Lea Wyler travels to the two regions in the Himalayan mountains for a few months every year. Once on site she inspects the projects in progress and set up new ones. Since ROKPA's inception in 1980 hundreds and thousands of people have received medical aid and over a million in distress have been provided with food. She is supported by a growing team of voluntary helpers, with the result that the administrative costs are kept to a minimum.
Dr. Veit Wyler
Born in the Swiss town of Baden in 1908, Veit Wyler studied law at the universities of Hamburg, Berlin and Leipzig. His stay in Germany coincided with the Weimar Republic, which had a lasting effect on him. After graduation, he returned to Switzerland, and at the age of twenty-two became one of the country's youngest solicitors, establishing his own law office in Zurich.
During World War II, Veit Wyler was garrisoned as a soldier in the Grisons (Swiss Alps). There he experienced how, in their attempt to reach Switzerland over the mountain passes, Jewish refugees were intercepted by the Swiss armed forces, put into prison and then sent back over the frontier, often to their death. He provided many of these despairing fugitives with passports and visas and organized adventurous escapes so that they could continue their journey to safe countries and thus be saved.
Veit Wyler was frequently disciplined for his actions, but he saved many lives, unflinchingly. He responded to each and every request for help without question or waiting for the agreement of the Swiss authorities. Furthermore he pleaded in court on behalf of many people who risked being imprisoned for aiding and abetting escape attempts.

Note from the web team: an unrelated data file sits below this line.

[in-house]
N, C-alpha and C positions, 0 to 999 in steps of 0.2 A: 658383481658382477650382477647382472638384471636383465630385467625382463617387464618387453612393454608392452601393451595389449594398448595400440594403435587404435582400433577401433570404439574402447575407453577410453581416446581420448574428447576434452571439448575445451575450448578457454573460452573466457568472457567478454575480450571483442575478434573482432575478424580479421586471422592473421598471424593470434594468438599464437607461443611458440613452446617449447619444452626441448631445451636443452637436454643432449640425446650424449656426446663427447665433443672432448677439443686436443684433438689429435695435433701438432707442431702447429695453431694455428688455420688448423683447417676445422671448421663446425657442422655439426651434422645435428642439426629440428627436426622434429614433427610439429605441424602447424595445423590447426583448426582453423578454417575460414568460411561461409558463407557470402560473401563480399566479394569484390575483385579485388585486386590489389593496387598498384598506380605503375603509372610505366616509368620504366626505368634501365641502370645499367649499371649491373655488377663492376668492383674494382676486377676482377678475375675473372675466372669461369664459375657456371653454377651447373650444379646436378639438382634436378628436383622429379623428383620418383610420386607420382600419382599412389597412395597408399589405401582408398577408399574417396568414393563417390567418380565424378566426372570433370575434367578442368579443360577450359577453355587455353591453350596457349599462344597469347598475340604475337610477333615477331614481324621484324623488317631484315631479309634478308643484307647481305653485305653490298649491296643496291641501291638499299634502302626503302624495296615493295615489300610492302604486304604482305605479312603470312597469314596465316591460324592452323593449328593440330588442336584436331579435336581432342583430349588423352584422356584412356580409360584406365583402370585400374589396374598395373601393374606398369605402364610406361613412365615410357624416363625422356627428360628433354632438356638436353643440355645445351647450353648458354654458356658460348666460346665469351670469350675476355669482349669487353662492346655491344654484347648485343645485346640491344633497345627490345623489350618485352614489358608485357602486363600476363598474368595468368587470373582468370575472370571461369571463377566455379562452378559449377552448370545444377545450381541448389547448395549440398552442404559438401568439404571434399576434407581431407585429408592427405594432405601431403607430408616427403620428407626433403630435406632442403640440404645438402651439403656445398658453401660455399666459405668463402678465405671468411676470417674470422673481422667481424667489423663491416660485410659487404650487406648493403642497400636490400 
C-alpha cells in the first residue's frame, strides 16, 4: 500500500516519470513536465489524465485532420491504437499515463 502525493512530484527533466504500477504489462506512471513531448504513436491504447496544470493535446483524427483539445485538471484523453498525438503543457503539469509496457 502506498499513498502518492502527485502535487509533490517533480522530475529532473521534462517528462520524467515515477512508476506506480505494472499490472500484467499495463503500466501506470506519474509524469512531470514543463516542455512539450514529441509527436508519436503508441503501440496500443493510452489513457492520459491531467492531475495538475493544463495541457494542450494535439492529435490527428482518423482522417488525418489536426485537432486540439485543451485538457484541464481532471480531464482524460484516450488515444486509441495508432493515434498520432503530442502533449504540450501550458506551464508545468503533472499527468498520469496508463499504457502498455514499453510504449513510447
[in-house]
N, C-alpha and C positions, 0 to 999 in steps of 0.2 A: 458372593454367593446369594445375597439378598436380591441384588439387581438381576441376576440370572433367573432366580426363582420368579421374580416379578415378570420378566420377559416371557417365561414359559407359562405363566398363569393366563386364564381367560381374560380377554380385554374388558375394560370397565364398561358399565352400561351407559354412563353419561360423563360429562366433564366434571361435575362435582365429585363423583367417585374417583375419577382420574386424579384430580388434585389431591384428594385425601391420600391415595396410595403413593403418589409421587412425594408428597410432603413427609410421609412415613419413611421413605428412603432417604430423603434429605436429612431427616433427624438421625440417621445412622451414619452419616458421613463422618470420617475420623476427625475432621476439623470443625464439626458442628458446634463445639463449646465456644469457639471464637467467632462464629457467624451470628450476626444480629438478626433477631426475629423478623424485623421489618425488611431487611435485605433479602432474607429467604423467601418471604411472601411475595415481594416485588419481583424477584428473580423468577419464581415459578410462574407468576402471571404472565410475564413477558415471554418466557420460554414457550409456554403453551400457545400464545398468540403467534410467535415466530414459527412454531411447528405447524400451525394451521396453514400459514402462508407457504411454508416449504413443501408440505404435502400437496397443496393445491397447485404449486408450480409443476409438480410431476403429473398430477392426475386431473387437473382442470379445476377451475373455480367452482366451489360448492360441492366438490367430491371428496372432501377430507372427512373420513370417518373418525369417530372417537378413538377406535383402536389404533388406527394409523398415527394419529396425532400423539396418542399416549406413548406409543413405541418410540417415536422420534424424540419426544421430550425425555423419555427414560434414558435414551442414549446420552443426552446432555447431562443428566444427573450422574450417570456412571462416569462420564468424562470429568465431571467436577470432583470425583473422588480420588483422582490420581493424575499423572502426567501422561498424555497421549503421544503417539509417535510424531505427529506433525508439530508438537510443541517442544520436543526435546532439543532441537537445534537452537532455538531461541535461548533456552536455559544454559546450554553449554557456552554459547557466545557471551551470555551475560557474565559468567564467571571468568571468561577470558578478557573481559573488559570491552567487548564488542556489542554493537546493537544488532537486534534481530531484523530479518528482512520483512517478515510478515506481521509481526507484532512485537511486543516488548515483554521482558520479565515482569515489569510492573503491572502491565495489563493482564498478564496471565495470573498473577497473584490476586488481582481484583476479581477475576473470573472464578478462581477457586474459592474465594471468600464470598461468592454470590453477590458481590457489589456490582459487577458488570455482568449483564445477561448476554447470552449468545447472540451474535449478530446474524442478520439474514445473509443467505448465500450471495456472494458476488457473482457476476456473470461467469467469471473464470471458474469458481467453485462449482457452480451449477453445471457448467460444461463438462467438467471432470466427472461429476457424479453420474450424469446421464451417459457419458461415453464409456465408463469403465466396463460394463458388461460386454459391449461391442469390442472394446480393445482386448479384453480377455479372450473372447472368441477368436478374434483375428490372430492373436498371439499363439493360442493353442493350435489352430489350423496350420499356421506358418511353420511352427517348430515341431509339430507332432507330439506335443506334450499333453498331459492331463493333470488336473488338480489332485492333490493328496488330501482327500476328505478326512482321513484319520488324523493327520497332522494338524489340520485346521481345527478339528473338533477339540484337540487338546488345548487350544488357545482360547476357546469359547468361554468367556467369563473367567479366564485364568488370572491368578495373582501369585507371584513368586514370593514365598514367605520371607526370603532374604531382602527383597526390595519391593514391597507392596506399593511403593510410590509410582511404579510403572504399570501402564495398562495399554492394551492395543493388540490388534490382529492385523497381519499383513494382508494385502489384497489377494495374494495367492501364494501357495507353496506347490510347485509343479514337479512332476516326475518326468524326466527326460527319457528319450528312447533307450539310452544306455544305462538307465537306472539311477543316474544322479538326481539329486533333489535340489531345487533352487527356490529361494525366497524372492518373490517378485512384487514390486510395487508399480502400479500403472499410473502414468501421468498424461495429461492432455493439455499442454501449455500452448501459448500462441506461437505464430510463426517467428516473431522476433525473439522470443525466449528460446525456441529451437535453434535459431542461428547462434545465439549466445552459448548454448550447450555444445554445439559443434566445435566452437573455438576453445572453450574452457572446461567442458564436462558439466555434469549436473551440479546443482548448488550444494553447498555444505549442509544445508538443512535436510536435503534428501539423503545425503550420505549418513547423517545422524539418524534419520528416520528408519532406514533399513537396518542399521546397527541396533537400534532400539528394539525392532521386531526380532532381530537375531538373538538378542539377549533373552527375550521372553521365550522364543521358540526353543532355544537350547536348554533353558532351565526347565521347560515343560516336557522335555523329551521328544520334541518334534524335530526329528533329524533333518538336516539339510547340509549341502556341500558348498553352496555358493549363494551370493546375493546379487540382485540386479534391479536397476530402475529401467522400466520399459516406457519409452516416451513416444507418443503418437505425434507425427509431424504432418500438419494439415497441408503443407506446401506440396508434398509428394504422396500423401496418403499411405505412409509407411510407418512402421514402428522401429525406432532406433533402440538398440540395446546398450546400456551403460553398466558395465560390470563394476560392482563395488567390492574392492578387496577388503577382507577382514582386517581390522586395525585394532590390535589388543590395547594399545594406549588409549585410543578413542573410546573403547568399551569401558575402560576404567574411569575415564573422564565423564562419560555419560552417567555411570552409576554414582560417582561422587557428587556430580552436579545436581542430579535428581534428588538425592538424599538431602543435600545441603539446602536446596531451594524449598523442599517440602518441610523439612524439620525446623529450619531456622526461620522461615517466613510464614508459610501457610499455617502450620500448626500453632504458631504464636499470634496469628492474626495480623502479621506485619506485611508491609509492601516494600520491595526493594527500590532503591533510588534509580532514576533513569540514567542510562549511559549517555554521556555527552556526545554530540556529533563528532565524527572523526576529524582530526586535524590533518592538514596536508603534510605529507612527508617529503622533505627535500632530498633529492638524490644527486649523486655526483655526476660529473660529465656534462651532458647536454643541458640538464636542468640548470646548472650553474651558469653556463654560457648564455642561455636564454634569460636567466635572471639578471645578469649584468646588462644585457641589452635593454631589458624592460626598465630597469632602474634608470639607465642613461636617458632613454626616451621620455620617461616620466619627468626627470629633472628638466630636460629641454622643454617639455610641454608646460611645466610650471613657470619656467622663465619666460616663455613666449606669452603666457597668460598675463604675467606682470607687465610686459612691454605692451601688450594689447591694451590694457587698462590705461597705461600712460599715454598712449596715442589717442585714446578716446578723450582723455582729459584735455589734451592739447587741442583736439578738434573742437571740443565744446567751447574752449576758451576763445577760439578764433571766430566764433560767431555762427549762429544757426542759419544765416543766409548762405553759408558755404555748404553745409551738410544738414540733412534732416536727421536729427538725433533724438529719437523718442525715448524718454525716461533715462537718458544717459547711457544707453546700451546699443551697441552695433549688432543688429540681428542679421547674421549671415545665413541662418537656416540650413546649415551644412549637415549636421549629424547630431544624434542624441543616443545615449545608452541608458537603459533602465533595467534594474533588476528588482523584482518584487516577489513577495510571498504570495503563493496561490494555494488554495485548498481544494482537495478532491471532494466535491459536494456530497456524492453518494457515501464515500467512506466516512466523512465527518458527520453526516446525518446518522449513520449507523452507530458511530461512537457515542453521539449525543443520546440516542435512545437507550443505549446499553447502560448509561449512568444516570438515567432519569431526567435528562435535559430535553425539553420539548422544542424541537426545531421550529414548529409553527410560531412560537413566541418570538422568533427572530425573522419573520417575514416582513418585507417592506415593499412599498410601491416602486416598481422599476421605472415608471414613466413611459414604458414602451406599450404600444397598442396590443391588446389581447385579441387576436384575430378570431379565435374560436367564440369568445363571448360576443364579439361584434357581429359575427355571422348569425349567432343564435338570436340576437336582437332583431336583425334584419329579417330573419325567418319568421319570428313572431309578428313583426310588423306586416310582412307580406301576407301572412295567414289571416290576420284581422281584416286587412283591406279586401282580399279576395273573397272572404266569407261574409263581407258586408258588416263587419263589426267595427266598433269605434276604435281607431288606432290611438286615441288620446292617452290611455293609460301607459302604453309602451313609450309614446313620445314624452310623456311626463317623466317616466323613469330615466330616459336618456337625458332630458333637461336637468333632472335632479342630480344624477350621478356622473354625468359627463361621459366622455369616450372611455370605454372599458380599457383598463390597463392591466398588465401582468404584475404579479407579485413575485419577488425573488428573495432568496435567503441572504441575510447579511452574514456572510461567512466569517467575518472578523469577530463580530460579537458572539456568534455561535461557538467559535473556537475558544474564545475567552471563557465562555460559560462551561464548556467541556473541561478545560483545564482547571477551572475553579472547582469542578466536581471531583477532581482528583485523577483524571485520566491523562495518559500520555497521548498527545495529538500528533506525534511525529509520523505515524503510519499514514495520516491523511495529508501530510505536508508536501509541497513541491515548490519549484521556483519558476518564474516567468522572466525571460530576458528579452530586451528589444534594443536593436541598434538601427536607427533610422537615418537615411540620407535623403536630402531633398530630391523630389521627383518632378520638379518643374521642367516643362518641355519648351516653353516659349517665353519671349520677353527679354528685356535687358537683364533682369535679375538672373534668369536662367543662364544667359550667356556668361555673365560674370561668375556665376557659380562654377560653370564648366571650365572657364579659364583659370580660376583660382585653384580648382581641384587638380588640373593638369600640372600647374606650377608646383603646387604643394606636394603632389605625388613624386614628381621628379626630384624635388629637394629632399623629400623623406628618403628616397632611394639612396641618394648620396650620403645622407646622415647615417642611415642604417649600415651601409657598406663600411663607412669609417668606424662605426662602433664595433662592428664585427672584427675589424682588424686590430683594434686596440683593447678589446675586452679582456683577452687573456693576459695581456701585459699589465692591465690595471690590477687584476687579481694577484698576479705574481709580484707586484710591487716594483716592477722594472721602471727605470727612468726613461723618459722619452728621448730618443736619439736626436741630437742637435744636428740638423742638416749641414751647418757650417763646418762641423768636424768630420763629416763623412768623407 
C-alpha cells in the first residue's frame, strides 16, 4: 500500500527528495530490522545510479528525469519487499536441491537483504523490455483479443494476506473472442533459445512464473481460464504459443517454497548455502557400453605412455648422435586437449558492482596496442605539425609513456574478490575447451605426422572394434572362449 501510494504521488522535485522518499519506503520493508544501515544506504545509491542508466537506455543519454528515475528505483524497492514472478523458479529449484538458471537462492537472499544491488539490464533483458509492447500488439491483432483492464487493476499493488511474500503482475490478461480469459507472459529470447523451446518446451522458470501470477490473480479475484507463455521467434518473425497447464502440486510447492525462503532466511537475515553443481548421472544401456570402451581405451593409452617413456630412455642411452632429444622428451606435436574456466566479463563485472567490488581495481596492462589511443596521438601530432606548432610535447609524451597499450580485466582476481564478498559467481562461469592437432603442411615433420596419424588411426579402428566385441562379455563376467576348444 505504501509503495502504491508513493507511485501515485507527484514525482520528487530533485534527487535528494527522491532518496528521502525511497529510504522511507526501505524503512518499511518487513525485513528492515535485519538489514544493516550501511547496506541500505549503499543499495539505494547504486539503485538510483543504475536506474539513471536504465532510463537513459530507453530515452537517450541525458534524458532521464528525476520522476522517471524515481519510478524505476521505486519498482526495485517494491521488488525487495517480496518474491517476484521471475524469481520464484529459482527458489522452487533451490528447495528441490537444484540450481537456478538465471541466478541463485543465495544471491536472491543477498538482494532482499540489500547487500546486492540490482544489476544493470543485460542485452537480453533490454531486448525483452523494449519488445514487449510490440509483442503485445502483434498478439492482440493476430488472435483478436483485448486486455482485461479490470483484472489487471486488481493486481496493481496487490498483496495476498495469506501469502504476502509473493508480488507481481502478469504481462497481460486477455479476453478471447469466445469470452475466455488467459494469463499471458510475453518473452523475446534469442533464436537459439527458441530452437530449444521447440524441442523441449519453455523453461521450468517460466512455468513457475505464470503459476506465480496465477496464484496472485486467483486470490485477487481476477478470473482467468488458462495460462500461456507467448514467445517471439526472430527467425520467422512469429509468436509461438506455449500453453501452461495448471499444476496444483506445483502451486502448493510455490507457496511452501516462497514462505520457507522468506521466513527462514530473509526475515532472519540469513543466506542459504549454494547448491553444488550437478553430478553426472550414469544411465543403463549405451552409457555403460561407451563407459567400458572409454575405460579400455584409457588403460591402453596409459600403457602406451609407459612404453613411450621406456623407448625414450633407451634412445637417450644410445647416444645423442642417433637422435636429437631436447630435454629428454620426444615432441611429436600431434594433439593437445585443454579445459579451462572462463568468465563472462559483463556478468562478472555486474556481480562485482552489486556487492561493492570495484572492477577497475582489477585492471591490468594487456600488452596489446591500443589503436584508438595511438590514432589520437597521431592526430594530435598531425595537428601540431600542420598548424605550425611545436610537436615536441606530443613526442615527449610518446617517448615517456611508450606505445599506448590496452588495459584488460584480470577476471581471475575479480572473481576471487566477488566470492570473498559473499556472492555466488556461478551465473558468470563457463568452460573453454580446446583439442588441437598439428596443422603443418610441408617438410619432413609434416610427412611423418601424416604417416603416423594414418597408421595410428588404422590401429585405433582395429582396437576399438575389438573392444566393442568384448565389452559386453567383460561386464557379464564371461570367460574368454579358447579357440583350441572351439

Veit Wyler was also committed to the Zionist ideal. In 1948, he founded the monthly journal “The New Israel”, which he published for almost forty years. In addition, he held quite a number of offices and functions, including being President of the Swiss Alliance of Zionists, and was an active member in the committee of the Jewish Community of Zurich and the Swiss Federation of Jewish Communities (SIG).
As one of the leading Jewish trustees, he was awarded many decorations and distinctions abroad, including the honorary doctorate of the Weizmann Institute in Rechovot/Israel in 1980. When, upon a long journey to the Himalayan regions in 1980, his daughter Lea saw the misery of the local population and confronted her father with the idea of founding an international relief organisation, he did not hesitate to back her in every respect. He assisted her and ROKPA anytime and unconditionally with legal advice and financial means until his death in 2002.